When the divine demonstrates its own existence (which, as I've indicated, I faithfully believe it does), it isn't in a way which can be duplicated or falsified through scientific experiment. If Dawkins underwent a genuine spiritual experience of the kind which has been sufficient to commit so many believers in the history of the world to such diverse faiths, his worldview would force him to dismiss it as a random aberration of his brain chemistry -- ignoring that very qualitative, unquantifiable gap in the rational through which God manifests God's self.
(I sometimes suspect that Dawkins is a very spiritual man. I sometimes think that he longs desperately for God to intervene with a material proof of babelfishesque undeniability, to demonstrate beyond all possible doubt on Richard Dawkins' part that God is real. His berating of God, I sometimes feel, is the lament of a spiritual yearning which can never be satisfied within the material cage which his mind has constructed for itself.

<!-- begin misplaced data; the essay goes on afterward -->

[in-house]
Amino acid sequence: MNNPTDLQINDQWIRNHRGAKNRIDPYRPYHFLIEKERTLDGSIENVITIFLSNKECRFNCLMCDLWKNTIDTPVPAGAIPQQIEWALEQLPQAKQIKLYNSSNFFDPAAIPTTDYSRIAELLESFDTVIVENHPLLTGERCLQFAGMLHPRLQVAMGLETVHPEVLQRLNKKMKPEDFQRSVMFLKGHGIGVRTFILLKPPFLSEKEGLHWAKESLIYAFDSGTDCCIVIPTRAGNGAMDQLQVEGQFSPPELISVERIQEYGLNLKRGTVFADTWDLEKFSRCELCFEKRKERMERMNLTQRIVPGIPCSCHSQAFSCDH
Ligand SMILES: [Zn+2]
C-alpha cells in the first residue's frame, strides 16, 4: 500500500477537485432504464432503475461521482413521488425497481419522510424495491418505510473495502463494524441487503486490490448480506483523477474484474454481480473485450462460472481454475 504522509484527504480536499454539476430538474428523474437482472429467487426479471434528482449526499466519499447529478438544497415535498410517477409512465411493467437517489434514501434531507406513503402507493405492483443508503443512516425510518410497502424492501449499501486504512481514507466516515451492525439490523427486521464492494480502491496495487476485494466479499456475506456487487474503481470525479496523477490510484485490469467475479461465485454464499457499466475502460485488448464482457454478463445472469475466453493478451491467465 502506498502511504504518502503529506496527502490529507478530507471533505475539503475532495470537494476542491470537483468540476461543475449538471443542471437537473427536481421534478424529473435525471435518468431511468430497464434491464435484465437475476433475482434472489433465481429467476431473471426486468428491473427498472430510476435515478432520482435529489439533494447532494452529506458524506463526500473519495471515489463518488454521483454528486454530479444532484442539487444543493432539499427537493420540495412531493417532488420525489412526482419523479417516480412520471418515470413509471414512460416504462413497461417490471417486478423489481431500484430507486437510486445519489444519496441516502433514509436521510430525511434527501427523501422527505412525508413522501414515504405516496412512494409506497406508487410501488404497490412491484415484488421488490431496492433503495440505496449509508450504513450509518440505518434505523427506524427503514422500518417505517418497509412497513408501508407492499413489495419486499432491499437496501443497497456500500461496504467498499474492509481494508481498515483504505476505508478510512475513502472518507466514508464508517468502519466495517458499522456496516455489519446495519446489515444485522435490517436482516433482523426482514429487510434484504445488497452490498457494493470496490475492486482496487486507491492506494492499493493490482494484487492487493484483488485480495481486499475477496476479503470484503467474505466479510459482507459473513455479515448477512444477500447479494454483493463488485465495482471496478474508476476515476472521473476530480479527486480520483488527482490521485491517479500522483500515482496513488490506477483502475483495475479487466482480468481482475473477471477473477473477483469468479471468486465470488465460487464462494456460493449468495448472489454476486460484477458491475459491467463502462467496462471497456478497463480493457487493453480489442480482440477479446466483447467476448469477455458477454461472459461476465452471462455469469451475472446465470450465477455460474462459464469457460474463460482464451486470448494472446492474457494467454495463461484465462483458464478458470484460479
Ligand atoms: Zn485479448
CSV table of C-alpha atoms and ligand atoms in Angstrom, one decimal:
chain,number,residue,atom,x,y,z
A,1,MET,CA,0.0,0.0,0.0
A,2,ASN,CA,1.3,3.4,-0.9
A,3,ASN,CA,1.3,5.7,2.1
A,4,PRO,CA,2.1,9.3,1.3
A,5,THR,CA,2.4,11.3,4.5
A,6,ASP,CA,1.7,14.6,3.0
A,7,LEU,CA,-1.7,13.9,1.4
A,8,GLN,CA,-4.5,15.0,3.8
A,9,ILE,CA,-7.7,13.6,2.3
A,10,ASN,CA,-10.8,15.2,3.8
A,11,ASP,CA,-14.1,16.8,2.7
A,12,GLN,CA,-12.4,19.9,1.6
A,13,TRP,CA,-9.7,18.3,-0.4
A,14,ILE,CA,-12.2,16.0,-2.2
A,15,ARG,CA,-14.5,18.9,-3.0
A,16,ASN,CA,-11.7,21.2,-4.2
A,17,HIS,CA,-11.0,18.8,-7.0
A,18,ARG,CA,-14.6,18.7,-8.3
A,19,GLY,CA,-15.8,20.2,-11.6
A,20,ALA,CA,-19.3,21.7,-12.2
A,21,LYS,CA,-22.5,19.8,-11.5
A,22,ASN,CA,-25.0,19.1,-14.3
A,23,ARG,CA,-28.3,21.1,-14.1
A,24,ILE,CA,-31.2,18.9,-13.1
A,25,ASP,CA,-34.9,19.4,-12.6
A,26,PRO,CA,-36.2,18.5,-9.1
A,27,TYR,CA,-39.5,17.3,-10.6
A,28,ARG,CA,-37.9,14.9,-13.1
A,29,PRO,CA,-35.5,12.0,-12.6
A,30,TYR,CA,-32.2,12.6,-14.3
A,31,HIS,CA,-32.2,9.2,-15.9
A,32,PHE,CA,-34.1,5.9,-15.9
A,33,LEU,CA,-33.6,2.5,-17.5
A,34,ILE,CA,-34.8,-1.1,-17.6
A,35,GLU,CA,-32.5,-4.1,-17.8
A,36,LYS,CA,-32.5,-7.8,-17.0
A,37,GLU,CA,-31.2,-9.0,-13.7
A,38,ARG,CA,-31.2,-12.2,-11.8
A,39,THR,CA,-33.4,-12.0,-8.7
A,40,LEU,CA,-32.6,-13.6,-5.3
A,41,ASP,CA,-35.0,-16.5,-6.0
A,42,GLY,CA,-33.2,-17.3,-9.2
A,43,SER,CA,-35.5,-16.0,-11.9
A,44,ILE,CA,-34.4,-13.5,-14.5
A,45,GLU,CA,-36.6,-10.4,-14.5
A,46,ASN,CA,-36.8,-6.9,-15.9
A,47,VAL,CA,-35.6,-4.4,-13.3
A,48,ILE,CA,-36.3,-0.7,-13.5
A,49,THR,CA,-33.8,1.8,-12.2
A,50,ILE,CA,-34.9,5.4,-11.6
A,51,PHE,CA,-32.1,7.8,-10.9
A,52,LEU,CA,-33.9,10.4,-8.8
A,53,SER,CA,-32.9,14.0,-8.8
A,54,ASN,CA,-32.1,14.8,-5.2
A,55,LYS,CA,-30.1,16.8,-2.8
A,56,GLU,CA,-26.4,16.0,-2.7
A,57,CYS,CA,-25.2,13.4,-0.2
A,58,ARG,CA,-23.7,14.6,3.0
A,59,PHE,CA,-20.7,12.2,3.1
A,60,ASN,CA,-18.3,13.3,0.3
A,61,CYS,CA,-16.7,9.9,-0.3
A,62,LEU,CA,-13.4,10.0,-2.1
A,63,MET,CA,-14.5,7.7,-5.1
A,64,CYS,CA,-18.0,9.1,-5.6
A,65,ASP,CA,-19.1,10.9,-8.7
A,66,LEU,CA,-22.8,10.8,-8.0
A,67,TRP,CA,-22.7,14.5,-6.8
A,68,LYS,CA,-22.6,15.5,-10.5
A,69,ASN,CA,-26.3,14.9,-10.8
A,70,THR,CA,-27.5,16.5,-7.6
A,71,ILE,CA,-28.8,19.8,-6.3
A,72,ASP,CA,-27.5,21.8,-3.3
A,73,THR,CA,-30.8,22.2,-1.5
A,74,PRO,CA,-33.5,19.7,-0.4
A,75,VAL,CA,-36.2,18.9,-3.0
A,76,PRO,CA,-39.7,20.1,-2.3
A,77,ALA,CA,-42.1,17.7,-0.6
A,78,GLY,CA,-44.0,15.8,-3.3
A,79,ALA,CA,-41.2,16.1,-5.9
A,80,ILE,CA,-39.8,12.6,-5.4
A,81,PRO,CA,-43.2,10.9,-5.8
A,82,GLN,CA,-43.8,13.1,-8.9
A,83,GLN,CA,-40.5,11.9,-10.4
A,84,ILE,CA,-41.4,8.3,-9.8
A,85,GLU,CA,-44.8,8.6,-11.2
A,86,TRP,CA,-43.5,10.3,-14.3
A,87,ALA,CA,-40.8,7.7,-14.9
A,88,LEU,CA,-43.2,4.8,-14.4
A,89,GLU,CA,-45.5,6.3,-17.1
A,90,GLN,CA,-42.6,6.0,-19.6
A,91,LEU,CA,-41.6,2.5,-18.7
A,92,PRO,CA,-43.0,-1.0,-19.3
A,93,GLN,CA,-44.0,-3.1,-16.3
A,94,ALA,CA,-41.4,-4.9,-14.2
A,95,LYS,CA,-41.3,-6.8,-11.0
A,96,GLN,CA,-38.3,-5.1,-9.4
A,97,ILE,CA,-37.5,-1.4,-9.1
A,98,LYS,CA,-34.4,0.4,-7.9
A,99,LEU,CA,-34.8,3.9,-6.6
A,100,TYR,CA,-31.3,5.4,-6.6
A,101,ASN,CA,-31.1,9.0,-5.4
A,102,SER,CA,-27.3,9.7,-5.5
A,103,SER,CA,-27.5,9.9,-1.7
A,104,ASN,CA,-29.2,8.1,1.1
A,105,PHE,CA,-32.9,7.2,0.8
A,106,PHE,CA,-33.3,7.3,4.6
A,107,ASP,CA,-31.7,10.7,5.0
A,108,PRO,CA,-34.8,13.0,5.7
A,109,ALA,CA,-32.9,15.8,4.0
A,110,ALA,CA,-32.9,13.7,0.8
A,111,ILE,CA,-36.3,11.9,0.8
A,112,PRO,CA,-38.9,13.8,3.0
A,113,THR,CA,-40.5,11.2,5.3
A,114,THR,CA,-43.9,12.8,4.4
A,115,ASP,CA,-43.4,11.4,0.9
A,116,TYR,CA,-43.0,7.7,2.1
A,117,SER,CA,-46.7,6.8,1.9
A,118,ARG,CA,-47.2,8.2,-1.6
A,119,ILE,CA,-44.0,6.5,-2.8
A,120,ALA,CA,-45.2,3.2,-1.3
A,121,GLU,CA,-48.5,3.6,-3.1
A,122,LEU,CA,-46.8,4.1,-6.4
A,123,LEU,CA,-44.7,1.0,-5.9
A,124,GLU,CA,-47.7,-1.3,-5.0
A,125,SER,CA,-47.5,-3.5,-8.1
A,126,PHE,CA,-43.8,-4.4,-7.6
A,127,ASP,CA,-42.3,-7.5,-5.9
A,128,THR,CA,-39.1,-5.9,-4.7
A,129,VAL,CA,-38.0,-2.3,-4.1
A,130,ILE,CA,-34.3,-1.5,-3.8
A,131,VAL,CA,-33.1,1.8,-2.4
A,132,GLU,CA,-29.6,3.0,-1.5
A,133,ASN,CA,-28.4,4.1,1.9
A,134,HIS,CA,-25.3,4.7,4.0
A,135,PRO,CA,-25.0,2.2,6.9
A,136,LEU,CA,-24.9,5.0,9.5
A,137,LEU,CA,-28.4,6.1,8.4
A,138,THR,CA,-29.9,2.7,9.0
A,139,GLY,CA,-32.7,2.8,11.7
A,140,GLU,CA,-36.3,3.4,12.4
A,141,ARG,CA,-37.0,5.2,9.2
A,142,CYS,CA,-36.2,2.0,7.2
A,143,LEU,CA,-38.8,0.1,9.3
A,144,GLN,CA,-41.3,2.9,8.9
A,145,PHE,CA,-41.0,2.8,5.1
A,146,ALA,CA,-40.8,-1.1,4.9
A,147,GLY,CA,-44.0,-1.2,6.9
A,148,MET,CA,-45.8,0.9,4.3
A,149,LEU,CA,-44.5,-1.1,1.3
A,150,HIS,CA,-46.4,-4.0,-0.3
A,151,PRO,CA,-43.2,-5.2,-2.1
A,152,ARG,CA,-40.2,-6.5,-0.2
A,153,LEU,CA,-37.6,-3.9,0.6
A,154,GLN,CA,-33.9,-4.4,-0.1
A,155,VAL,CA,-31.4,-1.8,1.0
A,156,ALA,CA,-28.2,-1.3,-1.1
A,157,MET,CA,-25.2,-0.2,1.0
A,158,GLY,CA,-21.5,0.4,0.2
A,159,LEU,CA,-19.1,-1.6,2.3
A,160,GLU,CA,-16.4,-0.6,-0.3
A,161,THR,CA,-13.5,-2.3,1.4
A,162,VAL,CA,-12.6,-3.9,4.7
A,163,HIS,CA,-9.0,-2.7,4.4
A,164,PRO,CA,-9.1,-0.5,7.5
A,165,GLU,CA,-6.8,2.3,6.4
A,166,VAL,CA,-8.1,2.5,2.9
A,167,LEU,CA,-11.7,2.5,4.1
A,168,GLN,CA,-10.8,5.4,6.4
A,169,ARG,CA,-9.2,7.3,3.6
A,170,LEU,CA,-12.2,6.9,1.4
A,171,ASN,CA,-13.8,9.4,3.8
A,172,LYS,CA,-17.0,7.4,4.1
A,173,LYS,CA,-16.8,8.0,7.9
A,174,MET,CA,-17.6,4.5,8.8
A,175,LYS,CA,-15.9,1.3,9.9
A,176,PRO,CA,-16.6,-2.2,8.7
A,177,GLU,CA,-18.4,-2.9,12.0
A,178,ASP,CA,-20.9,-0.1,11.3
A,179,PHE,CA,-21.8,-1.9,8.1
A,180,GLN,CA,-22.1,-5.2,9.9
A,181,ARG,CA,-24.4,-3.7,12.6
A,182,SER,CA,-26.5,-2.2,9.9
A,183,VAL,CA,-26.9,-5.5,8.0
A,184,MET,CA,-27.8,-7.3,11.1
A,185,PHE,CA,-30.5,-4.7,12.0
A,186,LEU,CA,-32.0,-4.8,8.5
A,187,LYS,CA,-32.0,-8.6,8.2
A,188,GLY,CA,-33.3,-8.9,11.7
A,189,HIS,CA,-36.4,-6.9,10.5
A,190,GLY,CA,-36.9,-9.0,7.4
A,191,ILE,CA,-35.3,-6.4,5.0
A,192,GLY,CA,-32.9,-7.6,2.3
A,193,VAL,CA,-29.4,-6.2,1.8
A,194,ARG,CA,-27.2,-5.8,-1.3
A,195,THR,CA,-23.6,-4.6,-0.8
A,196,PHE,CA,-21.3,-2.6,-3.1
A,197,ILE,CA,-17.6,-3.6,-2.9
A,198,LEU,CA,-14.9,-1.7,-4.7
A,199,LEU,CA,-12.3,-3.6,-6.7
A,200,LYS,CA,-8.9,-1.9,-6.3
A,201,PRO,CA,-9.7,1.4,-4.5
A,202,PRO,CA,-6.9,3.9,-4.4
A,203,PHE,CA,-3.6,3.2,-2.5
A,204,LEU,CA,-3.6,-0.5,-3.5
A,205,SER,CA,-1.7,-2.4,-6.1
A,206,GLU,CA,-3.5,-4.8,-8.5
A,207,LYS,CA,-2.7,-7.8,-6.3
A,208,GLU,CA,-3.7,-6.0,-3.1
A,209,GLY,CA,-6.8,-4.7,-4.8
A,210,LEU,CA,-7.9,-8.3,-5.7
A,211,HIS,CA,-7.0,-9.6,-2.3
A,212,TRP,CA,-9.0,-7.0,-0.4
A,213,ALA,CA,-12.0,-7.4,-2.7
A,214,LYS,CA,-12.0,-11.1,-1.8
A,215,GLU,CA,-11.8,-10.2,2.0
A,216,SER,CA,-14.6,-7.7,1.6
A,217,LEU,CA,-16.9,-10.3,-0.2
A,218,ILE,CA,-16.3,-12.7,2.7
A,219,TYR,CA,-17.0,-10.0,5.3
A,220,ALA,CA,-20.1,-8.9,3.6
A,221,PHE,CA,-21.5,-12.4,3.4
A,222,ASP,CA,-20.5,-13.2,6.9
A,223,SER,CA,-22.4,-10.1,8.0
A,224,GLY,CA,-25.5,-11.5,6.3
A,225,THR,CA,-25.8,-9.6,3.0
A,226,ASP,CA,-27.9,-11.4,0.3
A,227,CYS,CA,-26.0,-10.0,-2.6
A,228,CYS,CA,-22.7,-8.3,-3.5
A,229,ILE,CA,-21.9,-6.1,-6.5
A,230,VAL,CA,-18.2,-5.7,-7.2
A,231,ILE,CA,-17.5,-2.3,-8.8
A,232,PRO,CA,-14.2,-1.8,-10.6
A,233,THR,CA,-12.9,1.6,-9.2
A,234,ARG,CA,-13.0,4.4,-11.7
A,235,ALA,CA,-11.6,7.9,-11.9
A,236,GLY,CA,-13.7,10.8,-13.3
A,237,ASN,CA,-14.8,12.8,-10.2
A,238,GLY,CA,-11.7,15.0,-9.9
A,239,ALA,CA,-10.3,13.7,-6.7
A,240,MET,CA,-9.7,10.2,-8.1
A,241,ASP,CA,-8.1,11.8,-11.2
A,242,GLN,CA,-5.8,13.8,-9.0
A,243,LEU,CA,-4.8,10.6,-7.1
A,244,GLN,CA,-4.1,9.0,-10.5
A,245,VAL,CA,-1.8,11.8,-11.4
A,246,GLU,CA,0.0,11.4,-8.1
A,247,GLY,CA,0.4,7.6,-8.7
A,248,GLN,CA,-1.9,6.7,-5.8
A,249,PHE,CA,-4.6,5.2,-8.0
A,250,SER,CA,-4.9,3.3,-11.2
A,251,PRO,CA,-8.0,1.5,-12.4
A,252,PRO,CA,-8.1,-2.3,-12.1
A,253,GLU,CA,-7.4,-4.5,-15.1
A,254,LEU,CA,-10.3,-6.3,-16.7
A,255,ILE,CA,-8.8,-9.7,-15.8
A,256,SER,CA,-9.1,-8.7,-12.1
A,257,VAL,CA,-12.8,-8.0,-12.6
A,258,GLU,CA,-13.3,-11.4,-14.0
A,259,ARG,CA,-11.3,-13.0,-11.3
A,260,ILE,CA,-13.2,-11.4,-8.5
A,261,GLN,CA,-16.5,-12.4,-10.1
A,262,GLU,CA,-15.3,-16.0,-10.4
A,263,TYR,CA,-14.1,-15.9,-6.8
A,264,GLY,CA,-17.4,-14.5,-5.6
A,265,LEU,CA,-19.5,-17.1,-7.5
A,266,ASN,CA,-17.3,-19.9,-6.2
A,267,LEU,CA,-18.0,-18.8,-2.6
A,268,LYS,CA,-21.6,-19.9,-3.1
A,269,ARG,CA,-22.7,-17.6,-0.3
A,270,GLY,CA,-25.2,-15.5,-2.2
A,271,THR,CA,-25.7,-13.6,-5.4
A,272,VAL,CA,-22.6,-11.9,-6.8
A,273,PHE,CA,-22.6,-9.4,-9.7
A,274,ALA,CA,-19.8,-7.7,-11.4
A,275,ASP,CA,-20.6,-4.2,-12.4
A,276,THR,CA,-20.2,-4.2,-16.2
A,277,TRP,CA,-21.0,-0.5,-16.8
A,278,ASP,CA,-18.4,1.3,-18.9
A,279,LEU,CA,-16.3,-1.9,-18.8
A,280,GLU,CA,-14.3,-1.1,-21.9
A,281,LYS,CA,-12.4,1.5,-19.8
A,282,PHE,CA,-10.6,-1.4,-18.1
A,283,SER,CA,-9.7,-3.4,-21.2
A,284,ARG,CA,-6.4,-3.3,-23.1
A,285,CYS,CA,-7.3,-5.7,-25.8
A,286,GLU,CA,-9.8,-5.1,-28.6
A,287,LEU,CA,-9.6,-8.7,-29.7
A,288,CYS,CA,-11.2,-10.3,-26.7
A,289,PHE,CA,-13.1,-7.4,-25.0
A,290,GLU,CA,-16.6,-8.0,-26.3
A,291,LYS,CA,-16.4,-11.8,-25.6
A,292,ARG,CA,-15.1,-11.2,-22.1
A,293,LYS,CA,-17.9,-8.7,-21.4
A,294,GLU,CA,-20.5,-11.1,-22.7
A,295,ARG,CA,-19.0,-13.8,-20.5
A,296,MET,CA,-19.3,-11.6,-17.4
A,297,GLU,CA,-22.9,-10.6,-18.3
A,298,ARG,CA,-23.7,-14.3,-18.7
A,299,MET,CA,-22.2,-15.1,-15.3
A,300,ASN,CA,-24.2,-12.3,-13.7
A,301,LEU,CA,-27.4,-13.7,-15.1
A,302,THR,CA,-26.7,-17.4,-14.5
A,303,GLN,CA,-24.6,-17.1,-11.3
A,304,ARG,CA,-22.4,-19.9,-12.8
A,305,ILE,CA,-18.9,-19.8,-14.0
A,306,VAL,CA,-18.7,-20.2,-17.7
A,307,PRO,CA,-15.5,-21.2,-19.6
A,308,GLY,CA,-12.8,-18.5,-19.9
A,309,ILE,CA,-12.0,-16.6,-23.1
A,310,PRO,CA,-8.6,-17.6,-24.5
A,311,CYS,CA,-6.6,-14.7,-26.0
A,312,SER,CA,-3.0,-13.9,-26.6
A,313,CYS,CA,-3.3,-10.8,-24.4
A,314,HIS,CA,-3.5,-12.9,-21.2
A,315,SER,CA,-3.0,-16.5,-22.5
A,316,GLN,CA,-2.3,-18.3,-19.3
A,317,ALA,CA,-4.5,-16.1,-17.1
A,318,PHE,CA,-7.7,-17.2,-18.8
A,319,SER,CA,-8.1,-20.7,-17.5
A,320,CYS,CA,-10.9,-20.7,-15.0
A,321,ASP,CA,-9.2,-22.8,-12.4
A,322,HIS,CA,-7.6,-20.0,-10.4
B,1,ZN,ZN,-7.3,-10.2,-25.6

I can't prove this either, of course.)
You may feel that, in arguing against the one group of zealots who aren't currently in control of vast arsenals of tanks, bombs and helicopters, or at least of specially-tailored clothing containing shrapnel and moderate quantities of triacetone triperoxide, I'm going -- like so many of the zealots who are in control of these things -- for the soft target. You would, of course, be quite correct.
Dawkins' confusion is forgivable in a world where the aforementioned unbearable mindless fuckwits persistently declare that God's existence can be proved with science and logic, that Genesis has anything whatsoever to tell us about the biological origin of species, that God regularly intervenes in history, politics and economics to ensure that good people prosper and wicked people founder -- that, not to put too fine a point on it, propositions which are quite evidently false in the real world are or should be part of the belief-systems of those who accept God.
Making God's existence incompatible with the world as our reason and our perception understand it: that, ladies and gentlemen, is one type of doctrine which I'd be very willing to dismiss as heresy.